However, there is a still big abysm remained between rich and poor and the digital divide is a crude and rude reality, especially when we look for broadband access and use. To make the most of the transformative potential of the net, mobiles and other technologies the UN report recommended that countries update cyber laws, intellectual property regulations, upgrade infrastructure and invest in training.
Fishermen in Kerala, AP
The annual Information Economy UN report focus on how science and technology can drive long-term economic growth.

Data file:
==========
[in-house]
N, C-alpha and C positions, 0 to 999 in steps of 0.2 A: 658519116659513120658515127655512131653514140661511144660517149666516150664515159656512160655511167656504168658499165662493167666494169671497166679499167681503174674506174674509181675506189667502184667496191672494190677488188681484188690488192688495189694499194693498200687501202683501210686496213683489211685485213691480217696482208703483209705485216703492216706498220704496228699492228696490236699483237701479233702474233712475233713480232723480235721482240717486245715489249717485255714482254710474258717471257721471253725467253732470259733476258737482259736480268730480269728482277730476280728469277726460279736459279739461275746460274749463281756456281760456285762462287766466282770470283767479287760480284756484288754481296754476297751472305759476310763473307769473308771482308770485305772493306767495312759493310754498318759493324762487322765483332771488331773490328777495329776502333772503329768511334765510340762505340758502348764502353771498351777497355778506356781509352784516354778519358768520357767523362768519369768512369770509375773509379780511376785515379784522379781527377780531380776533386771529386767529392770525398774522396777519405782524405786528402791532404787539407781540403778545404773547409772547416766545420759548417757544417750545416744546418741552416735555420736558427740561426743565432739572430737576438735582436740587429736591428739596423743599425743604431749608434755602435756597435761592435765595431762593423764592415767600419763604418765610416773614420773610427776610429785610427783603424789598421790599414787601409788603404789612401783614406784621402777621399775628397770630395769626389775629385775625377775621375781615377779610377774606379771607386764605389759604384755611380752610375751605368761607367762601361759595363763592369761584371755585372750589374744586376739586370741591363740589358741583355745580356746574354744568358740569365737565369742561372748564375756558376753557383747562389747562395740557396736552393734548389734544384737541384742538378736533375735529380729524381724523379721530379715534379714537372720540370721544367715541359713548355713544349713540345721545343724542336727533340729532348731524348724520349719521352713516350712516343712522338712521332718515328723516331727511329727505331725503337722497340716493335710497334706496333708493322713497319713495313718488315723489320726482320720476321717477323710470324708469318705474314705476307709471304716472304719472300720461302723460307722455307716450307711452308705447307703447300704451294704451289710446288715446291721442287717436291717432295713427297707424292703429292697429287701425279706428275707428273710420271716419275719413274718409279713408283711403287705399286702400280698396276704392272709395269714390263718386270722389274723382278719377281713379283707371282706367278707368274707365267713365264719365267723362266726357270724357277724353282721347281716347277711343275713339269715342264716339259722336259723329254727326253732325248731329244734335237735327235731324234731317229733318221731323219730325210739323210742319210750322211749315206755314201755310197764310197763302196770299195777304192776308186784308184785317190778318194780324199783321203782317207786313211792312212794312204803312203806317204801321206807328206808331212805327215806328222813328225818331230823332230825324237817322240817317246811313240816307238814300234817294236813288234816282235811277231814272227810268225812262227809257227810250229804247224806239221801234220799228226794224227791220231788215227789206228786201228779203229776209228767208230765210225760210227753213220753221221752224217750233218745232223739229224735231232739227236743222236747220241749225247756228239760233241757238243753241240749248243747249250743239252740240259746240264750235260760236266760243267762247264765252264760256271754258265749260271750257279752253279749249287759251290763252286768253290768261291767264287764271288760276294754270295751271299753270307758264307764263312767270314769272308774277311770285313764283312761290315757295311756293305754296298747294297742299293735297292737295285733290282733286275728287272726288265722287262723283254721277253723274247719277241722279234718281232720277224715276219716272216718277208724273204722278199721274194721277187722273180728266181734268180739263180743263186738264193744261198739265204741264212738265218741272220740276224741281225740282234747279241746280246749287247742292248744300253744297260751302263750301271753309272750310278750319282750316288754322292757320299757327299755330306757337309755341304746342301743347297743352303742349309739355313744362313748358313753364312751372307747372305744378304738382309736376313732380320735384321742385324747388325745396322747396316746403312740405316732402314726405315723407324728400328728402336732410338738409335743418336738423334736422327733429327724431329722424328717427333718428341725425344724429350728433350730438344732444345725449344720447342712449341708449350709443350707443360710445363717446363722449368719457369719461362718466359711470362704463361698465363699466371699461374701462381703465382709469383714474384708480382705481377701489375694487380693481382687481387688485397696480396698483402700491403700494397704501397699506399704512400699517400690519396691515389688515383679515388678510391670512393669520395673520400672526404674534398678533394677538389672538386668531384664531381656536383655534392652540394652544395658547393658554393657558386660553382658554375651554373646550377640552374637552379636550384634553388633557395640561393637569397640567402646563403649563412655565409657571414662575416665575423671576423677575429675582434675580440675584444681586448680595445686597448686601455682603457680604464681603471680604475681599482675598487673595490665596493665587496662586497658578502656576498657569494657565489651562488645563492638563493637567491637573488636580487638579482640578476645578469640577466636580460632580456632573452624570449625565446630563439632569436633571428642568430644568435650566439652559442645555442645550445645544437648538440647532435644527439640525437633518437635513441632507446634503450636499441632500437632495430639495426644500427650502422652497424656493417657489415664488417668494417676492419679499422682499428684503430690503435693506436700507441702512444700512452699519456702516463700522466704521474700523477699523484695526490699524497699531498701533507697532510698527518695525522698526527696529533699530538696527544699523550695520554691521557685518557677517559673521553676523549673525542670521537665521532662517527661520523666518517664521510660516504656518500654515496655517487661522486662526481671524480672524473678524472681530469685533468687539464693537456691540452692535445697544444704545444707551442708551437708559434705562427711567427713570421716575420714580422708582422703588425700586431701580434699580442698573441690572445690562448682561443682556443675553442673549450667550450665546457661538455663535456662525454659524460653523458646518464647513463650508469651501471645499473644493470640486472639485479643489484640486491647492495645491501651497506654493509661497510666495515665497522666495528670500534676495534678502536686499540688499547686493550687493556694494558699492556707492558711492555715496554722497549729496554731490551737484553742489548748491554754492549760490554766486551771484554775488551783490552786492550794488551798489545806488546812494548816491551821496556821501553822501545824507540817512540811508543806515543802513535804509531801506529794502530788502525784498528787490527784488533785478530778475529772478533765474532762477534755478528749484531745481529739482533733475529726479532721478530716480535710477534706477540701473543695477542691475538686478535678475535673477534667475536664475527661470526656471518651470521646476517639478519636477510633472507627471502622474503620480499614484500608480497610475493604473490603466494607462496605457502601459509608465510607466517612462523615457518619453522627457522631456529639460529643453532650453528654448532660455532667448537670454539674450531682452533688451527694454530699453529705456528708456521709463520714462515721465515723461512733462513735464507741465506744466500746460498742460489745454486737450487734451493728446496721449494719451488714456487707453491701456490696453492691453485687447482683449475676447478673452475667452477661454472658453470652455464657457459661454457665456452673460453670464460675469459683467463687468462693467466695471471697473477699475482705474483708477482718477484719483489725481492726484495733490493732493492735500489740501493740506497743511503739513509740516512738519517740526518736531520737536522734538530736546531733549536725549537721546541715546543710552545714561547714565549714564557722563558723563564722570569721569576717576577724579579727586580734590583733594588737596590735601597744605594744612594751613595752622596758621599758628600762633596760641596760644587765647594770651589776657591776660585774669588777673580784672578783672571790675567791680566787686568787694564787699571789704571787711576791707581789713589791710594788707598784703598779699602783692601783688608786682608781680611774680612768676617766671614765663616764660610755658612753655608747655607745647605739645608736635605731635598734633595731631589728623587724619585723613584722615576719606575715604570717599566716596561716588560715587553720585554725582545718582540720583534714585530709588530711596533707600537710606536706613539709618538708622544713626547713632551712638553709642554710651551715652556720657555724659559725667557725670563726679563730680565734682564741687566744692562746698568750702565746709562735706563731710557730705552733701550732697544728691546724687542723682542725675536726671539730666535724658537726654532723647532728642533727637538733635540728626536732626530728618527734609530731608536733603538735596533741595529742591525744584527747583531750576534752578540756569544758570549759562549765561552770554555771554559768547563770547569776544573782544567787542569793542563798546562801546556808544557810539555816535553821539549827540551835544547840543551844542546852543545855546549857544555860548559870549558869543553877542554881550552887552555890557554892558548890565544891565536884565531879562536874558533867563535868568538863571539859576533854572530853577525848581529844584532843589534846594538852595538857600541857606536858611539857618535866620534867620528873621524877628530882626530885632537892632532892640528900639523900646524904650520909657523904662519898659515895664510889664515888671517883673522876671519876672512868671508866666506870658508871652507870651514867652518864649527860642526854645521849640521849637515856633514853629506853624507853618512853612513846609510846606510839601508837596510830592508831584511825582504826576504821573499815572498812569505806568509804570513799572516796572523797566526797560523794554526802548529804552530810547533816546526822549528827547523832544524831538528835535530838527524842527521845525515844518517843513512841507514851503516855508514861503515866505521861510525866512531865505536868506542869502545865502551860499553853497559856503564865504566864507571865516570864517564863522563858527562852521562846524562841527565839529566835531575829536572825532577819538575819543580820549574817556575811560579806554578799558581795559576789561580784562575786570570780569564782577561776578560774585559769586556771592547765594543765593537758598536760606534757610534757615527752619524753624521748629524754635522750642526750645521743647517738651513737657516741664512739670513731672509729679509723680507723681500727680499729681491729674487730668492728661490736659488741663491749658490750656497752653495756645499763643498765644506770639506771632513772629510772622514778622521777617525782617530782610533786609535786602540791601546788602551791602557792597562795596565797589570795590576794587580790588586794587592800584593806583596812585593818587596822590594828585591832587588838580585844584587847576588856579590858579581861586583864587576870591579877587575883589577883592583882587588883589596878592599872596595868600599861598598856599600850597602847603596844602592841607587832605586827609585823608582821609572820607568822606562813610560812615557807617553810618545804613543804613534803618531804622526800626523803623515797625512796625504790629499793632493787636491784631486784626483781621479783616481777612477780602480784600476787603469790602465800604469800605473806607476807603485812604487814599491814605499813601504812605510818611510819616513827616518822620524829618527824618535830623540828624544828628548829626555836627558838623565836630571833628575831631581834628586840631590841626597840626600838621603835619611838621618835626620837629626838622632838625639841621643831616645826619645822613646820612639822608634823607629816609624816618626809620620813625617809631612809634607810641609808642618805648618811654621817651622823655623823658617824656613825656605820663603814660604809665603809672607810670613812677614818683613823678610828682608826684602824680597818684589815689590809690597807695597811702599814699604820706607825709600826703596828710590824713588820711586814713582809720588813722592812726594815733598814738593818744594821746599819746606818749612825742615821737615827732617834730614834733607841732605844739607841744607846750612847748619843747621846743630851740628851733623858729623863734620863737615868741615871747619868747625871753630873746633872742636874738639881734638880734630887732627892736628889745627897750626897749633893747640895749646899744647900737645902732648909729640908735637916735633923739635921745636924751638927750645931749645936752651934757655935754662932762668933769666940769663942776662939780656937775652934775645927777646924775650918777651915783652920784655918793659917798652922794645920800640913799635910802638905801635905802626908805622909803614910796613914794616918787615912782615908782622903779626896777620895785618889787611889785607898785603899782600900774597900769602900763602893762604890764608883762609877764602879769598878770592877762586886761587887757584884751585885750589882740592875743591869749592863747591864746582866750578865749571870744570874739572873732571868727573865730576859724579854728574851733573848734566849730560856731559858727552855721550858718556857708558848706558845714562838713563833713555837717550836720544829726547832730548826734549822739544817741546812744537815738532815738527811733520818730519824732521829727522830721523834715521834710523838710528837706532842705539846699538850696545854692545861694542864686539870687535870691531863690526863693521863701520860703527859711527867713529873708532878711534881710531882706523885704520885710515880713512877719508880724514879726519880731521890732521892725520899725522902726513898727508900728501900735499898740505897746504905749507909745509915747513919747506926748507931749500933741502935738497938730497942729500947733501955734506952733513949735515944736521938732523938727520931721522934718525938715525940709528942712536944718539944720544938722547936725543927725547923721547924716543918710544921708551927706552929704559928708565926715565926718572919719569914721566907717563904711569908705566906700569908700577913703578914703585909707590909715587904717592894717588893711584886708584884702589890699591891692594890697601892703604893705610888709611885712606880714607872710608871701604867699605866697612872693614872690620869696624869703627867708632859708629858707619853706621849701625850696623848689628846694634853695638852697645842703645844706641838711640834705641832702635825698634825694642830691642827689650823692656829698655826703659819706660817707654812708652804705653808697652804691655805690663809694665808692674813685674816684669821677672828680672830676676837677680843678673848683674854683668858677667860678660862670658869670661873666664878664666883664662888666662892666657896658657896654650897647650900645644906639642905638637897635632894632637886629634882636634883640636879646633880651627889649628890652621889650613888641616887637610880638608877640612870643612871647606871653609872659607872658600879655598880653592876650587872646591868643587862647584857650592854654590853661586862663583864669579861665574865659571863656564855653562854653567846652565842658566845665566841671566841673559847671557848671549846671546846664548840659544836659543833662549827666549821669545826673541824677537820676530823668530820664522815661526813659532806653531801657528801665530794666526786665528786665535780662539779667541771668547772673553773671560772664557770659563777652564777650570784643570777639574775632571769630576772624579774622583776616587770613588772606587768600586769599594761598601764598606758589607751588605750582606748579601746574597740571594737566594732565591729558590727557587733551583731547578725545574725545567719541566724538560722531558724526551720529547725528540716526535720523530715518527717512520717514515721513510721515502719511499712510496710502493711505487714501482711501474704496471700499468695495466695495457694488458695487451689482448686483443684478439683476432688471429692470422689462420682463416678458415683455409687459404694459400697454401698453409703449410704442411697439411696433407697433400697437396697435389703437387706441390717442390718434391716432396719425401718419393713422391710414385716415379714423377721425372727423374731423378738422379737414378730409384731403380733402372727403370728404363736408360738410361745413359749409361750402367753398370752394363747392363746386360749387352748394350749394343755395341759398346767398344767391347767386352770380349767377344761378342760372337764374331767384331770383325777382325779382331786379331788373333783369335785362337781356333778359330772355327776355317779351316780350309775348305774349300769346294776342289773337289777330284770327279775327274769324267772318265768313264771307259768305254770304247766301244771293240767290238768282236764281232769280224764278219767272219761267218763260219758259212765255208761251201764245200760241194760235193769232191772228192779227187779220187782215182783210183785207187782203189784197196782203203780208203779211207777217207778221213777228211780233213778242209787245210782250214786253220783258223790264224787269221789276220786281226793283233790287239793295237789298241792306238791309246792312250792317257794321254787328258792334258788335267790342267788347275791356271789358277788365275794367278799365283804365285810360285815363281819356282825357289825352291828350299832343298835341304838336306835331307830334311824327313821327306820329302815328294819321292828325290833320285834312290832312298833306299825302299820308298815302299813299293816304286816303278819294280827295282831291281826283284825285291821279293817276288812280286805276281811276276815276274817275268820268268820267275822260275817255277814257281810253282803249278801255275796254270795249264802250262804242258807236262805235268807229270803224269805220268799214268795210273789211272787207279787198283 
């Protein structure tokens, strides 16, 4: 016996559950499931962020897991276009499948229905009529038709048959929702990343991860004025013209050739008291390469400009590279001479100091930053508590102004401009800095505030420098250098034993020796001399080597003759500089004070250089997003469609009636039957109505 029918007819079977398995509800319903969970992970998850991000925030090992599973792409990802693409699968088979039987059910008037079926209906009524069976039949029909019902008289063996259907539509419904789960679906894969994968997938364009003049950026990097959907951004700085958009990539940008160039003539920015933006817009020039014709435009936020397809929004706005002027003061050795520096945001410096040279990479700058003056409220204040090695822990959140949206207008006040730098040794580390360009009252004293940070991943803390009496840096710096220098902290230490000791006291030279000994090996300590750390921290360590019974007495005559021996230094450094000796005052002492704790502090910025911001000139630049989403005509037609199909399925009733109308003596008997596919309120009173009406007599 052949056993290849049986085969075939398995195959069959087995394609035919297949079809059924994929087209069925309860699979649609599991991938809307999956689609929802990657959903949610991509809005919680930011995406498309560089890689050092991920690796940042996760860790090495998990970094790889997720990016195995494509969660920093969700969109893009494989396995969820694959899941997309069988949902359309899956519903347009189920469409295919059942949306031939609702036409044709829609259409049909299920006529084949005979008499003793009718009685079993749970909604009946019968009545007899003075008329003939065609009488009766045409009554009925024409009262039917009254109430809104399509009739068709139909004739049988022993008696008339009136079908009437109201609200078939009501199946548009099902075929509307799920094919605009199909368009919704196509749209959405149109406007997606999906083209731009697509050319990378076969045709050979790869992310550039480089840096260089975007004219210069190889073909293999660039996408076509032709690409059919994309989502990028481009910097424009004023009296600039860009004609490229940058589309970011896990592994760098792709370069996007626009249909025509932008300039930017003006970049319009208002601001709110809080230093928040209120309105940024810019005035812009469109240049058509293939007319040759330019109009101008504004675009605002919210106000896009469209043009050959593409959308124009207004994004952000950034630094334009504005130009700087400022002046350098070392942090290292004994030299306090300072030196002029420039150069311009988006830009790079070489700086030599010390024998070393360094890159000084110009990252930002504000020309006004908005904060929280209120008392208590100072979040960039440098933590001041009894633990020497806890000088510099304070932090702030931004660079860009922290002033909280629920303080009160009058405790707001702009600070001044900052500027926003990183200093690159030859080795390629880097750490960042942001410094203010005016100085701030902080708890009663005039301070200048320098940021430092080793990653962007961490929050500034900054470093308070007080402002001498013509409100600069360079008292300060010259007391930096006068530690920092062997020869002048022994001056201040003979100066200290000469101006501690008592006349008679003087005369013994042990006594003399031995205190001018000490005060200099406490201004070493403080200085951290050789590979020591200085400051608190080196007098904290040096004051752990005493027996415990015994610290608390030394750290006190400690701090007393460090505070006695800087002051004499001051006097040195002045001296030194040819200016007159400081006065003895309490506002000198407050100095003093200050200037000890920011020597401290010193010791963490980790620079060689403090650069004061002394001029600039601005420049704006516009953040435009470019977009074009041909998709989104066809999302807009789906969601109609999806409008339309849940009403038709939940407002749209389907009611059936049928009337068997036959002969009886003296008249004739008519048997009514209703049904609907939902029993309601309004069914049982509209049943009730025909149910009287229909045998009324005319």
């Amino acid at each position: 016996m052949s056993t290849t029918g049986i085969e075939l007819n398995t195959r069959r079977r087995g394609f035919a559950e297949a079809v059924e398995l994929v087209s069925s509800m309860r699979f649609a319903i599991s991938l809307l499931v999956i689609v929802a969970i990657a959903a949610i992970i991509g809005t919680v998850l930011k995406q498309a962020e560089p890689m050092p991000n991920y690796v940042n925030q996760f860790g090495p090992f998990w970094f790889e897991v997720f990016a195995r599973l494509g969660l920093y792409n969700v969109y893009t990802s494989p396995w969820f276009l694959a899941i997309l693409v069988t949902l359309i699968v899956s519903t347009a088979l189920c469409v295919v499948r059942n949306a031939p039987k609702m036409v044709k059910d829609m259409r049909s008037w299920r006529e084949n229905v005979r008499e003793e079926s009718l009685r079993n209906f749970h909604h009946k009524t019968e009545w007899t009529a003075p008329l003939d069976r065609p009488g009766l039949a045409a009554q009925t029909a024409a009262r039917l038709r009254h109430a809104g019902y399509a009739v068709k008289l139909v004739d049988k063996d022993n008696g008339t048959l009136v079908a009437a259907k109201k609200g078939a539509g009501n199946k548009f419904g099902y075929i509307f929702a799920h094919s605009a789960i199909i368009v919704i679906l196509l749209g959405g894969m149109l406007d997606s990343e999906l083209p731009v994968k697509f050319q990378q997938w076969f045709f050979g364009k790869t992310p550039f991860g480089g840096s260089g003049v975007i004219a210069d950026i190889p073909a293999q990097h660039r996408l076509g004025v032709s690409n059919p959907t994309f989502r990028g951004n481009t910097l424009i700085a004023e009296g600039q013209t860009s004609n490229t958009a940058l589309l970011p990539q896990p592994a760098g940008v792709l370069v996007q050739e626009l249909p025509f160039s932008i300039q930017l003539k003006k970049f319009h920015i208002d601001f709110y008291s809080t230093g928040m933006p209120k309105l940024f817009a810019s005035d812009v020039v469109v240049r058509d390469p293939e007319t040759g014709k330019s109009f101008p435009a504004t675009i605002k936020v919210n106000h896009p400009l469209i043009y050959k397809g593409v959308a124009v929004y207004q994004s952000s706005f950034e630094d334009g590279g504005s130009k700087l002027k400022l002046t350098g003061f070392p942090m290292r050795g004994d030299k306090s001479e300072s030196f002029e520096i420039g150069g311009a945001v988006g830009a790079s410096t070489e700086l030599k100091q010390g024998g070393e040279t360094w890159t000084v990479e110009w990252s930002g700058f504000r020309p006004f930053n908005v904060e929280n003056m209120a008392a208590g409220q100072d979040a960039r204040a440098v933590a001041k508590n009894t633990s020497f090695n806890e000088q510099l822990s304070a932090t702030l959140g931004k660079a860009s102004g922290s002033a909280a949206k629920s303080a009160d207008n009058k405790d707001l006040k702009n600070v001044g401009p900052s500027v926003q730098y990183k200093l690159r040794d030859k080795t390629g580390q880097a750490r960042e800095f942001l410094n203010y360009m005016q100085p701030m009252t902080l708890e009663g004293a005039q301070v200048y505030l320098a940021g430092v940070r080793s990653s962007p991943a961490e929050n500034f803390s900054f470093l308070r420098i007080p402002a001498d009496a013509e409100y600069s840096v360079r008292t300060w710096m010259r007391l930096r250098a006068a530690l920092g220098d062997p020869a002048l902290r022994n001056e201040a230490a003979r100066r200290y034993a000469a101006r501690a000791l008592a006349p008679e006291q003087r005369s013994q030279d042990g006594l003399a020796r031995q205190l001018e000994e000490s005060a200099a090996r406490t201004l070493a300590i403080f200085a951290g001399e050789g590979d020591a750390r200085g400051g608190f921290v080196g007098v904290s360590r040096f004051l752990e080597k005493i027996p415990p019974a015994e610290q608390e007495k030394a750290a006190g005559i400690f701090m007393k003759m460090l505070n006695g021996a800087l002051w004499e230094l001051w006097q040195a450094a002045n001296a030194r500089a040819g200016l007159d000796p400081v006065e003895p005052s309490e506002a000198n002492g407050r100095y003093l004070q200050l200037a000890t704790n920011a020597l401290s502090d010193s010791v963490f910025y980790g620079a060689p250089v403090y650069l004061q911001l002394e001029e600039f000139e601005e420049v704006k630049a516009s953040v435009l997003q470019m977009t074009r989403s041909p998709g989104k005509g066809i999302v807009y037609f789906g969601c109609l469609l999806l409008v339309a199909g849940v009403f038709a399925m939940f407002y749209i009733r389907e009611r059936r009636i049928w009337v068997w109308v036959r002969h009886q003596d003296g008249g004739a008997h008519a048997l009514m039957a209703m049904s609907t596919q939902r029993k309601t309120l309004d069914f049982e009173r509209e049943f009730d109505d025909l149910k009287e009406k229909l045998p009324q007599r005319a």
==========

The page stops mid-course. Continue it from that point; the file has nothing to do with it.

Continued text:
The report shows that Mobile phones and net access are helping narrow the gulf between rich and poor nations. The efficiencies of these technologies have boosted development in poorer countries. Mobile phone users in developing nations now make up 58% of handset subscribers worldwide and mobile phone had become the standard bearer for social-economic changes. In rural communities in Uganda, and the small vendors in South Africa, Senegal and Kenya mobile phones were helping traders get better prices, ensure less went to waste and sell goods quicker. The take up of mobiles was letting developing nations to “leapfrog” some generations of technology, such as fixed line telephones and obtain more instant rewards. Greater use of computers in small businesses in countries like Thailand made staff boost productive. A study of Thai manufacturing firms showed that a 10% increase in computer literate staff produced a 3.5% productivity gain.